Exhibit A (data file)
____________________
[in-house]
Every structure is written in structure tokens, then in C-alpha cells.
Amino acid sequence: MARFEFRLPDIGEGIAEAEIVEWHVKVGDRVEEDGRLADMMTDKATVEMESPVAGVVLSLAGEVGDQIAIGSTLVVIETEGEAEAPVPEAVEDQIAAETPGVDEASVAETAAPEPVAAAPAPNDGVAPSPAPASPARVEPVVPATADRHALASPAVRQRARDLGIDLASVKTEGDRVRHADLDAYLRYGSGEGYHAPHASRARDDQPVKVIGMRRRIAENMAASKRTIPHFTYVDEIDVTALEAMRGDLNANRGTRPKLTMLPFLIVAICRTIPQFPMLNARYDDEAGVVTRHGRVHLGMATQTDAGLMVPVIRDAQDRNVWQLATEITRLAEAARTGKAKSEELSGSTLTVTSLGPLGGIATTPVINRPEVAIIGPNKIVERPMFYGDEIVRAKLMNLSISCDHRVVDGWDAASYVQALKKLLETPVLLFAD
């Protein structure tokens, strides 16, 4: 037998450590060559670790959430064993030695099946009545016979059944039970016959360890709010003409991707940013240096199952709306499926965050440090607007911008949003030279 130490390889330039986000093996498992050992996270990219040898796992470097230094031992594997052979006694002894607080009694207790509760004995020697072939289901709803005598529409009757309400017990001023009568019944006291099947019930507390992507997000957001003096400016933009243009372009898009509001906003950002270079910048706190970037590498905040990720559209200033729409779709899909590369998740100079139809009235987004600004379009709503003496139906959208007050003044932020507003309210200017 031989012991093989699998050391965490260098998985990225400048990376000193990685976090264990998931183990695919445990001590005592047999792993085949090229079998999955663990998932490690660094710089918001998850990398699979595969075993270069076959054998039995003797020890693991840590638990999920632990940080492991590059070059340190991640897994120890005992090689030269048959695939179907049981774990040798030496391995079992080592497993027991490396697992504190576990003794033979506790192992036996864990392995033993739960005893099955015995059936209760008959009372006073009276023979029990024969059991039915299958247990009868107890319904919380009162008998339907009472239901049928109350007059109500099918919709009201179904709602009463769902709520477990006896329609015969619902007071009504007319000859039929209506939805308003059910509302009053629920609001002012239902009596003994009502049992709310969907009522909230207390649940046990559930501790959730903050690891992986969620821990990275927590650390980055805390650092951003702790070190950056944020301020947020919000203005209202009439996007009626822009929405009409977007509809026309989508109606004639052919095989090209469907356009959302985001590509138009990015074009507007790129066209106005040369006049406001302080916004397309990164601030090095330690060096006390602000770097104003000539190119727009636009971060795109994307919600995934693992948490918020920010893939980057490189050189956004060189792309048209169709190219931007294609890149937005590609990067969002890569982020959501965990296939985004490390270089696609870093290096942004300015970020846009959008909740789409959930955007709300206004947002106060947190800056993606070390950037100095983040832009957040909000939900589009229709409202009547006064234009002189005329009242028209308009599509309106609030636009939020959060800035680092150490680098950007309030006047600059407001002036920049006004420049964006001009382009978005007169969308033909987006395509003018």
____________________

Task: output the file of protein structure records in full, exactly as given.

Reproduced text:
[in-house]
Every structure is written in structure tokens, then in C-alpha cells.
Amino acid sequence: MARFEFRLPDIGEGIAEAEIVEWHVKVGDRVEEDGRLADMMTDKATVEMESPVAGVVLSLAGEVGDQIAIGSTLVVIETEGEAEAPVPEAVEDQIAAETPGVDEASVAETAAPEPVAAAPAPNDGVAPSPAPASPARVEPVVPATADRHALASPAVRQRARDLGIDLASVKTEGDRVRHADLDAYLRYGSGEGYHAPHASRARDDQPVKVIGMRRRIAENMAASKRTIPHFTYVDEIDVTALEAMRGDLNANRGTRPKLTMLPFLIVAICRTIPQFPMLNARYDDEAGVVTRHGRVHLGMATQTDAGLMVPVIRDAQDRNVWQLATEITRLAEAARTGKAKSEELSGSTLTVTSLGPLGGIATTPVINRPEVAIIGPNKIVERPMFYGDEIVRAKLMNLSISCDHRVVDGWDAASYVQALKKLLETPVLLFAD
């Protein structure tokens, strides 16, 4: 037998450590060559670790959430064993030695099946009545016979059944039970016959360890709010003409991707940013240096199952709306499926965050440090607007911008949003030279 130490390889330039986000093996498992050992996270990219040898796992470097230094031992594997052979006694002894607080009694207790509760004995020697072939289901709803005598529409009757309400017990001023009568019944006291099947019930507390992507997000957001003096400016933009243009372009898009509001906003950002270079910048706190970037590498905040990720559209200033729409779709899909590369998740100079139809009235987004600004379009709503003496139906959208007050003044932020507003309210200017 031989012991093989699998050391965490260098998985990225400048990376000193990685976090264990998931183990695919445990001590005592047999792993085949090229079998999955663990998932490690660094710089918001998850990398699979595969075993270069076959054998039995003797020890693991840590638990999920632990940080492991590059070059340190991640897994120890005992090689030269048959695939179907049981774990040798030496391995079992080592497993027991490396697992504190576990003794033979506790192992036996864990392995033993739960005893099955015995059936209760008959009372006073009276023979029990024969059991039915299958247990009868107890319904919380009162008998339907009472239901049928109350007059109500099918919709009201179904709602009463769902709520477990006896329609015969619902007071009504007319000859039929209506939805308003059910509302009053629920609001002012239902009596003994009502049992709310969907009522909230207390649940046990559930501790959730903050690891992986969620821990990275927590650390980055805390650092951003702790070190950056944020301020947020919000203005209202009439996007009626822009929405009409977007509809026309989508109606004639052919095989090209469907356009959302985001590509138009990015074009507007790129066209106005040369006049406001302080916004397309990164601030090095330690060096006390602000770097104003000539190119727009636009971060795109994307919600995934693992948490918020920010893939980057490189050189956004060189792309048209169709190219931007294609890149937005590609990067969002890569982020959501965990296939985004490390270089696609870093290096942004300015970020846009959008909740789409959930955007709300206004947002106060947190800056993606070390950037100095983040832009957040909000939900589009229709409202009547006064234009002189005329009242028209308009599509309106609030636009939020959060800035680092150490680098950007309030006047600059407001002036920049006004420049964006001009382009978005007169969308033909987006395509003018």